The most welcome item of football news this week came with Bruno Fernandes being named Premier League Player of the Month.
This is all the more gratifying since this is the fourth time out of seven he has received this award since joining Manchester United last January.
Not only because he is a sublimely gifted footballer. But because, above all in this time of Covid, he is by a long way the least demonstrative of superstars.
Fernandes looks distinctly abashed when his team-mates rush to smother him in congratulations as he scores a goal, which is something he does quite often.
Embarrassed, he does his best to fob them with a quick handshake. In vain, of course. Nor does he go charging about the pitch like a headless chicken.
Perhaps he knows such infantile behaviour is for the birds.
Perhaps he accepts that the taking and making goals is all in a footballer's line of work.
Perhaps he is aware that the more the others cuddle, kiss and roll around on top of each other the more they risk catching coronavirus and the greater the threat they pose to the wider community when they scamper out of their bubble.
If it is the latter, then the more power to the elbow he tries to give his mates.
And perhaps he realises that the longer the vast majority of top players carry on like this - as well as ganging together for booze-ups - the sooner they will put a stop to the game altogether.
One week ago I wrote here that it was high time the government and the football authorities called a halt.
Now, with matches being postponed as frequently as loo-rolls fly off supermarket shelves and with teams weakened by illness for many of the games that do take place, the integrity of the competitions is drastically undermined. On all counts, humane and sporting, this madness has to stop.
A couple of responsible Premier League managers argue that the risk of players and staff contaminating not only each other but their families and friends outweighs the distraction football provides for the depressed masses in lockdown.
Most of the other celebrity bosses continue embracing each other while insisting that this hazardous season runs its full course. Many defend their miscreants, chorusing: 'We can't control their instinct to celebrate.'
They should all consult the father of one of their number who, in common with his West Ham and England captain Bobby Moore, used to restrict the goal rejoicing to a quick handshake and a trot back into position for the restart. For one thing, that reduced the chances of being caught by an instant equaliser while still mentally cavorting.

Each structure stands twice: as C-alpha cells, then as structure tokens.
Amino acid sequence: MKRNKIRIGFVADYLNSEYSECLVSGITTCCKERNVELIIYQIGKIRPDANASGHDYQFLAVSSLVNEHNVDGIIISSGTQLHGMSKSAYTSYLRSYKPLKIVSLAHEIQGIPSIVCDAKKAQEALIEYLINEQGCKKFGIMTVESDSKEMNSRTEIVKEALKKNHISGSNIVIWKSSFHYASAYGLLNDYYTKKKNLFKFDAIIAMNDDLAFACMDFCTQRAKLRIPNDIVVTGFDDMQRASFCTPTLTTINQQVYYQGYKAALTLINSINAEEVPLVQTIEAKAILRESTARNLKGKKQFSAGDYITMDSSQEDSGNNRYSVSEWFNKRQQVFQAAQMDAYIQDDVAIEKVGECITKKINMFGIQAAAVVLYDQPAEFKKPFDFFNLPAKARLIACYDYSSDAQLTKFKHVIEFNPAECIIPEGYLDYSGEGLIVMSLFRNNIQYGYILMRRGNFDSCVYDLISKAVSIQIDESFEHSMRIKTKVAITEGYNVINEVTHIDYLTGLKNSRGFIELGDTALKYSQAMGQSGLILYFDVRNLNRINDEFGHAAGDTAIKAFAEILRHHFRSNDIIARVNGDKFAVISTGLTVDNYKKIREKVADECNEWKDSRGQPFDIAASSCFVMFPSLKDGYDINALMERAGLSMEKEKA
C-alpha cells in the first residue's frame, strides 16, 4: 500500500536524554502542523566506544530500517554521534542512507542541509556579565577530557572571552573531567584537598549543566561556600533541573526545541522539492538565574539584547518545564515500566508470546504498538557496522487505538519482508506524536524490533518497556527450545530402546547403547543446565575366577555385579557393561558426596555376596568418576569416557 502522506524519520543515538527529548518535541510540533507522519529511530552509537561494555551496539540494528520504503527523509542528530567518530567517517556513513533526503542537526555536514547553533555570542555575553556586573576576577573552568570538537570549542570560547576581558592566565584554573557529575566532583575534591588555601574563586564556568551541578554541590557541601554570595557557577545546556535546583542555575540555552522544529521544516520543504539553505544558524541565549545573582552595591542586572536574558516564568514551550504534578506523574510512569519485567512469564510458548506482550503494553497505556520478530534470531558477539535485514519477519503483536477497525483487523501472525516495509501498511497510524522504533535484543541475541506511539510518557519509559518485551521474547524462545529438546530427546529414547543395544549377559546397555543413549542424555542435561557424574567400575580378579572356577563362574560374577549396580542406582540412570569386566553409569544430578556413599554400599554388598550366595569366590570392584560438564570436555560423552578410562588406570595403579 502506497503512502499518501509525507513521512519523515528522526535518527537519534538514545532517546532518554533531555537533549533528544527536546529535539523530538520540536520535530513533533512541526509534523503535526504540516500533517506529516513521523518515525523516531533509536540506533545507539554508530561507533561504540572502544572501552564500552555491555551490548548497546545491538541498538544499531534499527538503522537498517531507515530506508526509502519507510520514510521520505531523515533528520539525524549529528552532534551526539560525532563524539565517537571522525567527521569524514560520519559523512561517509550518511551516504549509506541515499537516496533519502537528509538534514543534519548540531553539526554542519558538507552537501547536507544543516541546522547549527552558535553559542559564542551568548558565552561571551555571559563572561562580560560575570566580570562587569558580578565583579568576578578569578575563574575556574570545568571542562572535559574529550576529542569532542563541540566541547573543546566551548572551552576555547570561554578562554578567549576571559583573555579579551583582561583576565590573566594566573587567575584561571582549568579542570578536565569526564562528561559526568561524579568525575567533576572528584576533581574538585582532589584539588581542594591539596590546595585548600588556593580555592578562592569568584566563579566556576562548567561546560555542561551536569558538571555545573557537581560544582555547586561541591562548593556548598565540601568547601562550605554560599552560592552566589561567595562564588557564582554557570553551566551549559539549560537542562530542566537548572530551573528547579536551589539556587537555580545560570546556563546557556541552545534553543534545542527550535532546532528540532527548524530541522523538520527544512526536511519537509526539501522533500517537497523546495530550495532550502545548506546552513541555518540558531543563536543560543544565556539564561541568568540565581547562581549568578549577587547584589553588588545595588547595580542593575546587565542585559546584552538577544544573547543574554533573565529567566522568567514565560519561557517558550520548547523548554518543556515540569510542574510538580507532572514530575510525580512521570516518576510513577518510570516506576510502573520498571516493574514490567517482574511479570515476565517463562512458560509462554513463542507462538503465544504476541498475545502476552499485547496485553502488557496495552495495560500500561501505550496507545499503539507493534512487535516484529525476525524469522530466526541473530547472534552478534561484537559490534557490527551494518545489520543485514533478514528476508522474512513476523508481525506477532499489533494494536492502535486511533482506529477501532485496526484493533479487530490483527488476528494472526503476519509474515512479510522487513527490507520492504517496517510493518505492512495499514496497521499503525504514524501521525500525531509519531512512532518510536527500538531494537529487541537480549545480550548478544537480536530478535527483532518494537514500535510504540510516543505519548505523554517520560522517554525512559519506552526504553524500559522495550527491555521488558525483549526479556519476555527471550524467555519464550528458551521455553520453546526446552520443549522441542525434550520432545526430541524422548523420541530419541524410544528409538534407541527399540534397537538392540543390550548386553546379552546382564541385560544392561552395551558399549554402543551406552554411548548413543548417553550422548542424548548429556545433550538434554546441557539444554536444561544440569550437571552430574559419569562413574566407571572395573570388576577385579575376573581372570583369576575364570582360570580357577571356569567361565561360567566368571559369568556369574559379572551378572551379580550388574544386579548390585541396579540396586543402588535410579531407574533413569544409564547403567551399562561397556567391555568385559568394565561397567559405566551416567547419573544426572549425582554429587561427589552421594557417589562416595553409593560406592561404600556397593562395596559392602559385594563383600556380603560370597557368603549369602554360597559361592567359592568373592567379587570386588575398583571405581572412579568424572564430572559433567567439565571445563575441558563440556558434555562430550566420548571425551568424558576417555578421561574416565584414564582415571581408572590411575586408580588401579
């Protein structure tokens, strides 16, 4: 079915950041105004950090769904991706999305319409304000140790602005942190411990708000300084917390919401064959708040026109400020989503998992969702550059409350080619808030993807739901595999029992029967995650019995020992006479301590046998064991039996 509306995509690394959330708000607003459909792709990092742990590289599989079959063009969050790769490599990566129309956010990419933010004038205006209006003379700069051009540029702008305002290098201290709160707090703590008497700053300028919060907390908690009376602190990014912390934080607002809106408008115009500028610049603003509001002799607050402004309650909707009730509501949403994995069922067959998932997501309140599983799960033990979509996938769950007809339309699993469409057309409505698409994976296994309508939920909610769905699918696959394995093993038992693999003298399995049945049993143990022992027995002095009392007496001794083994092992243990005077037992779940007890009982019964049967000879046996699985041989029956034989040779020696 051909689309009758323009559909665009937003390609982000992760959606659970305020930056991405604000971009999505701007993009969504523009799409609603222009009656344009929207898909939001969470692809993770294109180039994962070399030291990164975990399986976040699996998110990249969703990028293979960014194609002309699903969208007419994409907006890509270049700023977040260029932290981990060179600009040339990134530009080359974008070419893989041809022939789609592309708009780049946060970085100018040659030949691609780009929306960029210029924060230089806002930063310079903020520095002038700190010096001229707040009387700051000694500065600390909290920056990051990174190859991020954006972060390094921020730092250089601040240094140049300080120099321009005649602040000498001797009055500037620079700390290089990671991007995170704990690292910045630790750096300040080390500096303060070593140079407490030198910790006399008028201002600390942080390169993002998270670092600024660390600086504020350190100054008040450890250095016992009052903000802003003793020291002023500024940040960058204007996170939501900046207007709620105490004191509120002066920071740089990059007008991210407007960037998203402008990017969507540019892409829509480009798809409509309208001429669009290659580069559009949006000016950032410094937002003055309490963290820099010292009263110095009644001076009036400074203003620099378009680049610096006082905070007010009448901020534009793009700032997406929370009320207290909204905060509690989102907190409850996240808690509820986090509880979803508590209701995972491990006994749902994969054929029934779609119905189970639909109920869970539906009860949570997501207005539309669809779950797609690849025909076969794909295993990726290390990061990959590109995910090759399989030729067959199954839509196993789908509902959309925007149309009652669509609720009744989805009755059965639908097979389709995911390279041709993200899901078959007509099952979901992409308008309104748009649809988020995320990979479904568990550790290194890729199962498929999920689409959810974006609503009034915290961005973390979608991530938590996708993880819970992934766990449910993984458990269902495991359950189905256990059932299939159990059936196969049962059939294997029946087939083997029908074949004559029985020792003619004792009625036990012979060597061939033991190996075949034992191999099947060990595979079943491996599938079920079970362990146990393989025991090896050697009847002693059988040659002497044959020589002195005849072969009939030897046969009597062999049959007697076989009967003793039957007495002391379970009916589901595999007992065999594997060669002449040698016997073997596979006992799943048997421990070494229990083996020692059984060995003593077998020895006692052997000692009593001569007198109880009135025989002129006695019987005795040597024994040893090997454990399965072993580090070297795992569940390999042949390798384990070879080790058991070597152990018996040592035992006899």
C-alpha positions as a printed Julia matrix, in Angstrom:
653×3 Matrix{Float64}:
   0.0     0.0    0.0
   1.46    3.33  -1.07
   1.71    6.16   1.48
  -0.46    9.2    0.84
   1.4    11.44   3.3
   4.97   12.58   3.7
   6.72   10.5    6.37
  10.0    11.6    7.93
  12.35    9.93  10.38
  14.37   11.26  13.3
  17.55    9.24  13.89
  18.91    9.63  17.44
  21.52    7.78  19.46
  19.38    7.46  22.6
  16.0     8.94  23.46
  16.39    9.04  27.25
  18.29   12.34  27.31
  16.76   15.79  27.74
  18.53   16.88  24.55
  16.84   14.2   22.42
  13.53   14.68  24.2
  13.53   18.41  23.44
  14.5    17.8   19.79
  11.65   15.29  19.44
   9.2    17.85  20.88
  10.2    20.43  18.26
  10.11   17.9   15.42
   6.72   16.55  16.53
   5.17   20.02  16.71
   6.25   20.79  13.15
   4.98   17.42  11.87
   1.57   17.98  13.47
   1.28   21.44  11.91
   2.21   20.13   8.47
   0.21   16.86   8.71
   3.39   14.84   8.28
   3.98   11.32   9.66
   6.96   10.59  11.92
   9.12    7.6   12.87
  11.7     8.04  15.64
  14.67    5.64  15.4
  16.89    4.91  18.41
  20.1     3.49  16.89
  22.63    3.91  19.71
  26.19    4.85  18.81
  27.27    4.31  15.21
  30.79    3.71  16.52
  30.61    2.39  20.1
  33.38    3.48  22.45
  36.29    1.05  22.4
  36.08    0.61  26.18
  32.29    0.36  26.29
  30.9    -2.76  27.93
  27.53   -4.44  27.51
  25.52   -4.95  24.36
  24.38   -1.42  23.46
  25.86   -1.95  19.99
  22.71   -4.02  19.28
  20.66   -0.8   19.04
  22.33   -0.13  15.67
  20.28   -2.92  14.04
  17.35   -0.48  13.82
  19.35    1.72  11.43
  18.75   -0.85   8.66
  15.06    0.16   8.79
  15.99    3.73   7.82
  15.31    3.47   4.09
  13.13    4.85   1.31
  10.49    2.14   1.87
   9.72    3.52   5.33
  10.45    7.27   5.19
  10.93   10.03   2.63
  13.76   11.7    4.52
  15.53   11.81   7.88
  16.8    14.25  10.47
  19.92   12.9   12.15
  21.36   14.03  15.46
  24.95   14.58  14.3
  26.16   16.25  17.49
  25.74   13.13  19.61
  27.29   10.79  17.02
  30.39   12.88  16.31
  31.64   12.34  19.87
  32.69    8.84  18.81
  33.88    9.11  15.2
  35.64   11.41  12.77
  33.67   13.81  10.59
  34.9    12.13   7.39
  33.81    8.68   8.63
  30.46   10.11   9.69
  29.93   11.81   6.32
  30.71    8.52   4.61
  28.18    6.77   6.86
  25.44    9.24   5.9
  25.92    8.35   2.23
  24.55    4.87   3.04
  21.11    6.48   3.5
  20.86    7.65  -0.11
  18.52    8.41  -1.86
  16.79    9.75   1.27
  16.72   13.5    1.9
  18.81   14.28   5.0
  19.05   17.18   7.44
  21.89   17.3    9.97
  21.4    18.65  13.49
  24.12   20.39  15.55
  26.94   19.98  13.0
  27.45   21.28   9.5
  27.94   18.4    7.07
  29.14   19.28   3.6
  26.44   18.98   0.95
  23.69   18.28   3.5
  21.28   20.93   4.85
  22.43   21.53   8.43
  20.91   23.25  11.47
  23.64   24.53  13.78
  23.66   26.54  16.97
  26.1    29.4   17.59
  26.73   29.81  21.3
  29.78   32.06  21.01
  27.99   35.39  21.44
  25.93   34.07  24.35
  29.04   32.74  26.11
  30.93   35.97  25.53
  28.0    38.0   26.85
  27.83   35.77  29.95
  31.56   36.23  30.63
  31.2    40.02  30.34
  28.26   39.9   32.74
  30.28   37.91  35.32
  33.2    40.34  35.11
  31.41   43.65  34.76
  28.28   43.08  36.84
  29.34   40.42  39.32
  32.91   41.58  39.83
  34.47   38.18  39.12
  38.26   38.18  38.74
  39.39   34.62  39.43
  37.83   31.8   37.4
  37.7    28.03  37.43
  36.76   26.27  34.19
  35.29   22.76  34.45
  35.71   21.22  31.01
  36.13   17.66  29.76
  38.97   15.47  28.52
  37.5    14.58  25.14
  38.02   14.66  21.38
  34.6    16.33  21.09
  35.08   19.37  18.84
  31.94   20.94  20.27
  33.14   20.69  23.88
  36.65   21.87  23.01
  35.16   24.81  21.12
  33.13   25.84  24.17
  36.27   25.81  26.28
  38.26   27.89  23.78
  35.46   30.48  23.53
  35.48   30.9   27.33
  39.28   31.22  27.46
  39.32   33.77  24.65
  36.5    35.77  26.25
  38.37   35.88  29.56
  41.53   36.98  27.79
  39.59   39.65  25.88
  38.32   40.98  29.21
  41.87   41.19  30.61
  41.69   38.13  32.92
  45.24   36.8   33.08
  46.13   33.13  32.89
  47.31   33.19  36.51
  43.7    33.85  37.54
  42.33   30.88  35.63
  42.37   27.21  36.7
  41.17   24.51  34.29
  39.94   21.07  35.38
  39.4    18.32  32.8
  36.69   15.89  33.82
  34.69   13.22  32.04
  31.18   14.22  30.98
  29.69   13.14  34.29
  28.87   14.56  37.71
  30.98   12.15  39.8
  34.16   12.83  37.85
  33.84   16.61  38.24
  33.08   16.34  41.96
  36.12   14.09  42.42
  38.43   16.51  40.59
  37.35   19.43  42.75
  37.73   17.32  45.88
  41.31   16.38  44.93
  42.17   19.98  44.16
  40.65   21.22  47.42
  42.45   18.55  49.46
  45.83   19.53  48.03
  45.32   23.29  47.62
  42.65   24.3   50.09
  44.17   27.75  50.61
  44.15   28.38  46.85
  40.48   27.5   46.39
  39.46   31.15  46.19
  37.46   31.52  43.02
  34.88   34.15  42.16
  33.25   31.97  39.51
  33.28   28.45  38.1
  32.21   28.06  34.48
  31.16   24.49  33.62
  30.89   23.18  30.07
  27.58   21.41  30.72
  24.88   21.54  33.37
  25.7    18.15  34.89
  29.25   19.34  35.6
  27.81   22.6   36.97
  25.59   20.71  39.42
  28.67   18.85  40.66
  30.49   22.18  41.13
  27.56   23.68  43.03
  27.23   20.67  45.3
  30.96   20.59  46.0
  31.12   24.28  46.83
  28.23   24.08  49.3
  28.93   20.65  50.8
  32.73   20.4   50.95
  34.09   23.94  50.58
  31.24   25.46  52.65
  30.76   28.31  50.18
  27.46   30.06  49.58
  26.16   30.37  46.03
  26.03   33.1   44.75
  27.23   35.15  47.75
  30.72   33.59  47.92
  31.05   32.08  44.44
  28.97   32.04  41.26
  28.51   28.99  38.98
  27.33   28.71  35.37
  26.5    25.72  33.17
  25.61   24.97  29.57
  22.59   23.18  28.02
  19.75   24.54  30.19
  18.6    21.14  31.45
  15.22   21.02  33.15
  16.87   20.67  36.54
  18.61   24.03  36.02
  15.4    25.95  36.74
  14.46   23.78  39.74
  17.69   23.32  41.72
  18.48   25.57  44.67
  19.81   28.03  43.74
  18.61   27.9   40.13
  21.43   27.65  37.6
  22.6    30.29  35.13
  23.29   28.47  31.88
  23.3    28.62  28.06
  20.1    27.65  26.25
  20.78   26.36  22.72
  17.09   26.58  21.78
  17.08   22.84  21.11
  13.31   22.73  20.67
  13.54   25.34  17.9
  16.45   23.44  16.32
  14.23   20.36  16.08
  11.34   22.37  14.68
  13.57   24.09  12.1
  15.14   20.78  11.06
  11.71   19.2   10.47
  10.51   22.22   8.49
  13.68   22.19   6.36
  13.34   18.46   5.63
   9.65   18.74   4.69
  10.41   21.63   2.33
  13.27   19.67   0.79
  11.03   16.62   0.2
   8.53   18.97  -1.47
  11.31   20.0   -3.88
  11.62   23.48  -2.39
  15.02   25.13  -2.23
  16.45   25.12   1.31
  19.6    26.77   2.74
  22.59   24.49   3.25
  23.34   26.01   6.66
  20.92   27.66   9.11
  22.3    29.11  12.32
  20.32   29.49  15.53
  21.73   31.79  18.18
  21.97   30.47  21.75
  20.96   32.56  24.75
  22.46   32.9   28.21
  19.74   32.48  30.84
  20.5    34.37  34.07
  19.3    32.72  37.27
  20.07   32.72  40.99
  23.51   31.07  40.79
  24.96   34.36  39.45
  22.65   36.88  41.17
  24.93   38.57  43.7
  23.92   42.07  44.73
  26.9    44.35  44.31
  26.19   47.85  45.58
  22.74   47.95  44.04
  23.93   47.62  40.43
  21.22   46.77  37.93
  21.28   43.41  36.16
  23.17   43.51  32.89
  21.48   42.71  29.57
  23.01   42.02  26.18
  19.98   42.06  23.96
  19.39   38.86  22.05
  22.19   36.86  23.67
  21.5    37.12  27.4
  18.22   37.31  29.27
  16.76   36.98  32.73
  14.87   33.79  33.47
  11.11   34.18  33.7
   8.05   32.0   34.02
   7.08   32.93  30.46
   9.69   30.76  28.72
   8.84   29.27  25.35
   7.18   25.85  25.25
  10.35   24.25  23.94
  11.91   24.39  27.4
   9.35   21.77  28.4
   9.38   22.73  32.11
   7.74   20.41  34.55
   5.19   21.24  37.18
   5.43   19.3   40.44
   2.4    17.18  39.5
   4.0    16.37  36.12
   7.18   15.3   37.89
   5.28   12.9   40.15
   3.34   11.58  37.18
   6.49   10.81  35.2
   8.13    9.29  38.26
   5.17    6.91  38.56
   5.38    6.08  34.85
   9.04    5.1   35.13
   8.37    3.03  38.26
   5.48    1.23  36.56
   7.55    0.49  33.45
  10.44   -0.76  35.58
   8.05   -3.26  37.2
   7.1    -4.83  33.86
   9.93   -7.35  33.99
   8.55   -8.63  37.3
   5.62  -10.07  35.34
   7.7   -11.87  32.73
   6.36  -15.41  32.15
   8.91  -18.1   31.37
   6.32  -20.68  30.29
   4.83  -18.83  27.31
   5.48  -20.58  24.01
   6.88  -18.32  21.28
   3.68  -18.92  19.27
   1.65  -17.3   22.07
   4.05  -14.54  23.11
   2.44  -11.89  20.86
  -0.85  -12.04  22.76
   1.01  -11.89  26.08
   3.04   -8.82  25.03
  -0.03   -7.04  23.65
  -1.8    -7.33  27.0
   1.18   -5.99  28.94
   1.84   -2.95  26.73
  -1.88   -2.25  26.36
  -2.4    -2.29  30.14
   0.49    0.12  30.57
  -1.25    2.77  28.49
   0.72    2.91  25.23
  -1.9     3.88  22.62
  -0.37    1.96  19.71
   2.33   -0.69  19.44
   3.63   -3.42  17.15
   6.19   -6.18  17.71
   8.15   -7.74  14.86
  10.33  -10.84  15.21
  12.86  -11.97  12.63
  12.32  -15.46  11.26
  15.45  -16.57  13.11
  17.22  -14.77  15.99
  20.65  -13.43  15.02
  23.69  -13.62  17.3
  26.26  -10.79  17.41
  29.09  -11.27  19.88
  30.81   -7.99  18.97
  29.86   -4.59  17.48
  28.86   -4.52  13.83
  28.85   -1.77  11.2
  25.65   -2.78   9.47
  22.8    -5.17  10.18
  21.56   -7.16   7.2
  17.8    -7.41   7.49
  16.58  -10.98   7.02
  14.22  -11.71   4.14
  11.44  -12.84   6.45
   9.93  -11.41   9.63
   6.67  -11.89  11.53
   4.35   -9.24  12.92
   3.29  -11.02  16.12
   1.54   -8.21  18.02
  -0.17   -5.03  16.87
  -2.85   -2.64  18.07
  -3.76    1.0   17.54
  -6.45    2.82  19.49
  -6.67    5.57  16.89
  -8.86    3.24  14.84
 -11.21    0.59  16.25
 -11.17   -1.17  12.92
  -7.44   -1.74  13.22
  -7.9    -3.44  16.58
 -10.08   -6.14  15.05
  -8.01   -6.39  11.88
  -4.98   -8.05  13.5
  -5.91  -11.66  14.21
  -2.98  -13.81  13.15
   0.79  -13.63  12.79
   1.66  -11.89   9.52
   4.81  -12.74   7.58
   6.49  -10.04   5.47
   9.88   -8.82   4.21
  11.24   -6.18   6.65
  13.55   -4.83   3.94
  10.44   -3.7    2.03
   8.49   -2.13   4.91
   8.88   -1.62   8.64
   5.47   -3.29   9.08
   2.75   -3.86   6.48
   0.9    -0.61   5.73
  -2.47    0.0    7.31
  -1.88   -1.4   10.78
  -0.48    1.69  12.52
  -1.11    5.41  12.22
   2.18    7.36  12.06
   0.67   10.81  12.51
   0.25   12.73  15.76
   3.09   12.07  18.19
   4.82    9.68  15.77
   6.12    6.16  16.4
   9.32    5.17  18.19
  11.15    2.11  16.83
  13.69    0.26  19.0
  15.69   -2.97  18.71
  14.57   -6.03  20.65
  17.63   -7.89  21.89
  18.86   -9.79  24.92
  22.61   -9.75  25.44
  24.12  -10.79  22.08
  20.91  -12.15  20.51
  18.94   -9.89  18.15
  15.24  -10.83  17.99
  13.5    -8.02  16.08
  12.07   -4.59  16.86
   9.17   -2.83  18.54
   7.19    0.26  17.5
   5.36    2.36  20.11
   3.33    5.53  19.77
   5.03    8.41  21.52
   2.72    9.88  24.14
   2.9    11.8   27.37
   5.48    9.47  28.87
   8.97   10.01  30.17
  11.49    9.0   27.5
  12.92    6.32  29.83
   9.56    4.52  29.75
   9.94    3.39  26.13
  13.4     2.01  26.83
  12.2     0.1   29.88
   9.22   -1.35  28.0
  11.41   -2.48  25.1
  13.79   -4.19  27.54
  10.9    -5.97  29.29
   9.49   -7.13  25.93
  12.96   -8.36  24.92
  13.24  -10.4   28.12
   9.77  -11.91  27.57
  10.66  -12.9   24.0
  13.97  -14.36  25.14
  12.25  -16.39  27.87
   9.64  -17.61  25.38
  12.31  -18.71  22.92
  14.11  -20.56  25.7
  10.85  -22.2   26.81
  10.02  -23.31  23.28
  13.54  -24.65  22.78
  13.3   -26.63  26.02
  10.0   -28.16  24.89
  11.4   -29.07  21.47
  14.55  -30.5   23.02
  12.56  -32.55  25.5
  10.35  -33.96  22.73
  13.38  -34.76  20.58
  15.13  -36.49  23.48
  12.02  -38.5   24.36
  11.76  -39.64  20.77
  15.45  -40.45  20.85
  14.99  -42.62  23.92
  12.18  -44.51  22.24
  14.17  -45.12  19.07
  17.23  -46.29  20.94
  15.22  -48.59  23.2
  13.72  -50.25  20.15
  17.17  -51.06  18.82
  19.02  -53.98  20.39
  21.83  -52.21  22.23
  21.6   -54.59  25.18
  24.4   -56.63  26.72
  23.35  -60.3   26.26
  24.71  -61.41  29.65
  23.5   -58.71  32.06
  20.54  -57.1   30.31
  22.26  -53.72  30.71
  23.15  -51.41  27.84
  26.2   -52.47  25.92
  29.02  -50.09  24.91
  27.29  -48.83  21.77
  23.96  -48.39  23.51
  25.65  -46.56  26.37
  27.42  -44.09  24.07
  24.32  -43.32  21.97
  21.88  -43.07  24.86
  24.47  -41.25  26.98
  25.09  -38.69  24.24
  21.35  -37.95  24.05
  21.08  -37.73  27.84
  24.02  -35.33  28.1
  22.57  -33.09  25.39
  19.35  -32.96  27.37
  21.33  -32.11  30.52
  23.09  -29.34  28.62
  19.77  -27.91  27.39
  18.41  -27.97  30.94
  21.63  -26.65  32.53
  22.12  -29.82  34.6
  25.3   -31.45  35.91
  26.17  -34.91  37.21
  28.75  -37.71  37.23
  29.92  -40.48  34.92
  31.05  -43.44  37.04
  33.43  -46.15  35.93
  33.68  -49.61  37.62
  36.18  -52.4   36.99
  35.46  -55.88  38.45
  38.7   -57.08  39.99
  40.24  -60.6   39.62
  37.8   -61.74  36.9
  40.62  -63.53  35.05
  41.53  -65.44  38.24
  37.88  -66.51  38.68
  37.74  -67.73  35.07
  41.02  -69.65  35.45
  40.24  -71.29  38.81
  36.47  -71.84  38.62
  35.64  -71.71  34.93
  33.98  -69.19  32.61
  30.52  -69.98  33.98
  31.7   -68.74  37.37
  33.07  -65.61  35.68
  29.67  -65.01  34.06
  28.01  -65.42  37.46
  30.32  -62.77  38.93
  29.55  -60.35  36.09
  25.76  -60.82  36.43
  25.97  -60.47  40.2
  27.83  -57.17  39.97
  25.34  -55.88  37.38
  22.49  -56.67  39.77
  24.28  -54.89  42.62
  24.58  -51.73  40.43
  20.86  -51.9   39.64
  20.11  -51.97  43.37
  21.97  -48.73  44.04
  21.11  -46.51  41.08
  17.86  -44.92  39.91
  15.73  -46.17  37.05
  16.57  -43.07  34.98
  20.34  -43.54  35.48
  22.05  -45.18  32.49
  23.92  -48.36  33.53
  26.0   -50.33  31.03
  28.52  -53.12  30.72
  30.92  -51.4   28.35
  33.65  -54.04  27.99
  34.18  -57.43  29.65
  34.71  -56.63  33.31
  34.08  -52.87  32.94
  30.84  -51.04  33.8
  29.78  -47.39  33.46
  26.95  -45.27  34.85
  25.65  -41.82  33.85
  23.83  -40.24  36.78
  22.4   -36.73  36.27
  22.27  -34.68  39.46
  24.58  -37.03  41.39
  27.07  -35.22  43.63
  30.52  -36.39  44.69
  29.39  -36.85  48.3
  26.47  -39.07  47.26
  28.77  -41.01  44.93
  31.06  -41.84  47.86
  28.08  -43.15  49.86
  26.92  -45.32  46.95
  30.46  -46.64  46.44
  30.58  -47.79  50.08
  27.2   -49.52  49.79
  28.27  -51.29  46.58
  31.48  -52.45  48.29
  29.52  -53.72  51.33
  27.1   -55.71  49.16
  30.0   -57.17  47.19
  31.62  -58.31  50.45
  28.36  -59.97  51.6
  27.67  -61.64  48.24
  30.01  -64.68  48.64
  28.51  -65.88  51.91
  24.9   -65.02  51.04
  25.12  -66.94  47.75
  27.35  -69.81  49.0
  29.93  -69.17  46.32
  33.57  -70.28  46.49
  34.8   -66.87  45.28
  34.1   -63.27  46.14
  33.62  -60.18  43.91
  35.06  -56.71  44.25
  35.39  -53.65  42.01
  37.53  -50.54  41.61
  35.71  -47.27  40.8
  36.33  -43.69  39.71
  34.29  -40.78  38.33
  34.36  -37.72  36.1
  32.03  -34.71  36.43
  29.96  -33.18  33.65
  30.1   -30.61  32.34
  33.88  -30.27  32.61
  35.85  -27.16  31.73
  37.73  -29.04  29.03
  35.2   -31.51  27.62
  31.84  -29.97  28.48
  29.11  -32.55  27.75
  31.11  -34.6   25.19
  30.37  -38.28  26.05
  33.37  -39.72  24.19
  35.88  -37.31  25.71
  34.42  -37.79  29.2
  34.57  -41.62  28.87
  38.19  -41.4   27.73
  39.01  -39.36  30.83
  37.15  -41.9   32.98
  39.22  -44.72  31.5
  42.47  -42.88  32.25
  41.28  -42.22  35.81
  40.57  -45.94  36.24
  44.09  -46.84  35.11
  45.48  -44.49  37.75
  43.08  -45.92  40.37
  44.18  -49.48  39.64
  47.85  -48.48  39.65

As for instinct, it is basic for us all to be socially gregarious not socially distanced. It is our natural instinct to party or go for a drink or a meal with friends. One very human instinct is to visit the old folks or the grand-kids.
Another is to play football or any other sport we fancy for fun, or to go to the gym. One more is to go on holiday, or even for a drive.
The vast majority of us are doing our best to live without those basic freedoms, for the common good.
Yet one manager has gone so far as to suggest that footballers should be jumped up the vaccination queue ahead of the elderly and vulnerable. Just so this deeply compromised show can go on.
I suspect there is general agreement among one of the most entitled groups of people in the land that they should be exempt, also, from protecting the health of the rest of us.
A precious few are conscious of the public danger. Harry Kane is avoiding the scrums, although even he advocates restricting celebrations to 'high-fives' which can be infectious, also.
This weekend we will watch how Liverpool and Manchester United players conduct themselves in the match of the season so far, confident that win or lose Bruno Fernandes will do his best to set an example.
Disgrace, scandal, self-interest and financial greed were among the descriptions I applied seven days ago to the response of the Premier League, the Football Association and especially this populist government to how Covid is being spread in and by football. Today, those words resonate with even sharper urgency.
Do we really have to wait for the tragedy of a superstar footballer dying of Covid for sanity to prevail?